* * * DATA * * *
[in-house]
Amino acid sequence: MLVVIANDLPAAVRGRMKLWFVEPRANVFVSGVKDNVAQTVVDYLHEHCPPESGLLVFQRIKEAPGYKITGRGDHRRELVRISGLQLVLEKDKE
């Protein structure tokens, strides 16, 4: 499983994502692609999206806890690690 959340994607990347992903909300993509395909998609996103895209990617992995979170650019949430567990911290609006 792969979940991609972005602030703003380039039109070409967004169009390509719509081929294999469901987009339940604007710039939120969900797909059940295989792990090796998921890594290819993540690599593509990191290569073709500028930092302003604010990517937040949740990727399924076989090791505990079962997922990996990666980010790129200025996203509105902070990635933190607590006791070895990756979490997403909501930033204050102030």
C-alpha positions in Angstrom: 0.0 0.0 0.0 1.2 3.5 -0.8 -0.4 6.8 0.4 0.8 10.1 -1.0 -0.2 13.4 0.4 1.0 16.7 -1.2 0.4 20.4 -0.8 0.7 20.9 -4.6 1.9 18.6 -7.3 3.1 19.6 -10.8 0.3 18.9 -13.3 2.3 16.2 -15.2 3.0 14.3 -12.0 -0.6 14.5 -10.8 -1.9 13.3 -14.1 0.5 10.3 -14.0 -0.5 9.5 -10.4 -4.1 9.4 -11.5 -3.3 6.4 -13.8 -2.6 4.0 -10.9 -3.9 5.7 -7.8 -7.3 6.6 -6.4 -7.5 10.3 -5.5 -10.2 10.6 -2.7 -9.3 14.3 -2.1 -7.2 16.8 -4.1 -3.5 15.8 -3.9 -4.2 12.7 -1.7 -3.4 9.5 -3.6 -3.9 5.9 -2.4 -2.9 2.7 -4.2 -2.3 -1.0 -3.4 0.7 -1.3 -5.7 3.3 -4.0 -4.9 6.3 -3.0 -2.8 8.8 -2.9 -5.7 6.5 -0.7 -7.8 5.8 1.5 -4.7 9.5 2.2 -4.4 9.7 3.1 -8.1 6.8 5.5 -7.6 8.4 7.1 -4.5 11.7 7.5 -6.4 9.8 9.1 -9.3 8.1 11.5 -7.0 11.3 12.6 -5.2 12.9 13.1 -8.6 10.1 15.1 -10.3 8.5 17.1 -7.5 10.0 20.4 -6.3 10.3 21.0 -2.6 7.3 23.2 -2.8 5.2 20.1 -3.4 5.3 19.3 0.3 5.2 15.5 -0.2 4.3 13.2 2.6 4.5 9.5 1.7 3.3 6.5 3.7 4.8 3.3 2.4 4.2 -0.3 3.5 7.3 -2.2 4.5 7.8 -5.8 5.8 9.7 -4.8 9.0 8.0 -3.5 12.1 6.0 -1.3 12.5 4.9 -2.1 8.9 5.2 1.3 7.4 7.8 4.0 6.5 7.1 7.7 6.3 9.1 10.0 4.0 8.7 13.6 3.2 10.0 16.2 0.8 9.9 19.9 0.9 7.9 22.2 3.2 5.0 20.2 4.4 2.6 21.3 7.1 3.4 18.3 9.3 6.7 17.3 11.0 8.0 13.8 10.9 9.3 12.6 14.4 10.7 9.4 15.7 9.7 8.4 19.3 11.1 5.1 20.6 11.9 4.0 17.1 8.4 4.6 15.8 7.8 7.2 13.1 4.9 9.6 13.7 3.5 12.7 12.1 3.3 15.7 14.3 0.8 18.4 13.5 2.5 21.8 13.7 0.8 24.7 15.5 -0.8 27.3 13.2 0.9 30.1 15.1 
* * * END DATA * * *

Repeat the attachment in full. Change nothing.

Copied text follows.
[in-house]
Amino acid sequence: MLVVIANDLPAAVRGRMKLWFVEPRANVFVSGVKDNVAQTVVDYLHEHCPPESGLLVFQRIKEAPGYKITGRGDHRRELVRISGLQLVLEKDKE
């Protein structure tokens, strides 16, 4: 499983994502692609999206806890690690 959340994607990347992903909300993509395909998609996103895209990617992995979170650019949430567990911290609006 792969979940991609972005602030703003380039039109070409967004169009390509719509081929294999469901987009339940604007710039939120969900797909059940295989792990090796998921890594290819993540690599593509990191290569073709500028930092302003604010990517937040949740990727399924076989090791505990079962997922990996990666980010790129200025996203509105902070990635933190607590006791070895990756979490997403909501930033204050102030």
C-alpha positions in Angstrom: 0.0 0.0 0.0 1.2 3.5 -0.8 -0.4 6.8 0.4 0.8 10.1 -1.0 -0.2 13.4 0.4 1.0 16.7 -1.2 0.4 20.4 -0.8 0.7 20.9 -4.6 1.9 18.6 -7.3 3.1 19.6 -10.8 0.3 18.9 -13.3 2.3 16.2 -15.2 3.0 14.3 -12.0 -0.6 14.5 -10.8 -1.9 13.3 -14.1 0.5 10.3 -14.0 -0.5 9.5 -10.4 -4.1 9.4 -11.5 -3.3 6.4 -13.8 -2.6 4.0 -10.9 -3.9 5.7 -7.8 -7.3 6.6 -6.4 -7.5 10.3 -5.5 -10.2 10.6 -2.7 -9.3 14.3 -2.1 -7.2 16.8 -4.1 -3.5 15.8 -3.9 -4.2 12.7 -1.7 -3.4 9.5 -3.6 -3.9 5.9 -2.4 -2.9 2.7 -4.2 -2.3 -1.0 -3.4 0.7 -1.3 -5.7 3.3 -4.0 -4.9 6.3 -3.0 -2.8 8.8 -2.9 -5.7 6.5 -0.7 -7.8 5.8 1.5 -4.7 9.5 2.2 -4.4 9.7 3.1 -8.1 6.8 5.5 -7.6 8.4 7.1 -4.5 11.7 7.5 -6.4 9.8 9.1 -9.3 8.1 11.5 -7.0 11.3 12.6 -5.2 12.9 13.1 -8.6 10.1 15.1 -10.3 8.5 17.1 -7.5 10.0 20.4 -6.3 10.3 21.0 -2.6 7.3 23.2 -2.8 5.2 20.1 -3.4 5.3 19.3 0.3 5.2 15.5 -0.2 4.3 13.2 2.6 4.5 9.5 1.7 3.3 6.5 3.7 4.8 3.3 2.4 4.2 -0.3 3.5 7.3 -2.2 4.5 7.8 -5.8 5.8 9.7 -4.8 9.0 8.0 -3.5 12.1 6.0 -1.3 12.5 4.9 -2.1 8.9 5.2 1.3 7.4 7.8 4.0 6.5 7.1 7.7 6.3 9.1 10.0 4.0 8.7 13.6 3.2 10.0 16.2 0.8 9.9 19.9 0.9 7.9 22.2 3.2 5.0 20.2 4.4 2.6 21.3 7.1 3.4 18.3 9.3 6.7 17.3 11.0 8.0 13.8 10.9 9.3 12.6 14.4 10.7 9.4 15.7 9.7 8.4 19.3 11.1 5.1 20.6 11.9 4.0 17.1 8.4 4.6 15.8 7.8 7.2 13.1 4.9 9.6 13.7 3.5 12.7 12.1 3.3 15.7 14.3 0.8 18.4 13.5 2.5 21.8 13.7 0.8 24.7 15.5 -0.8 27.3 13.2 0.9 30.1 15.1 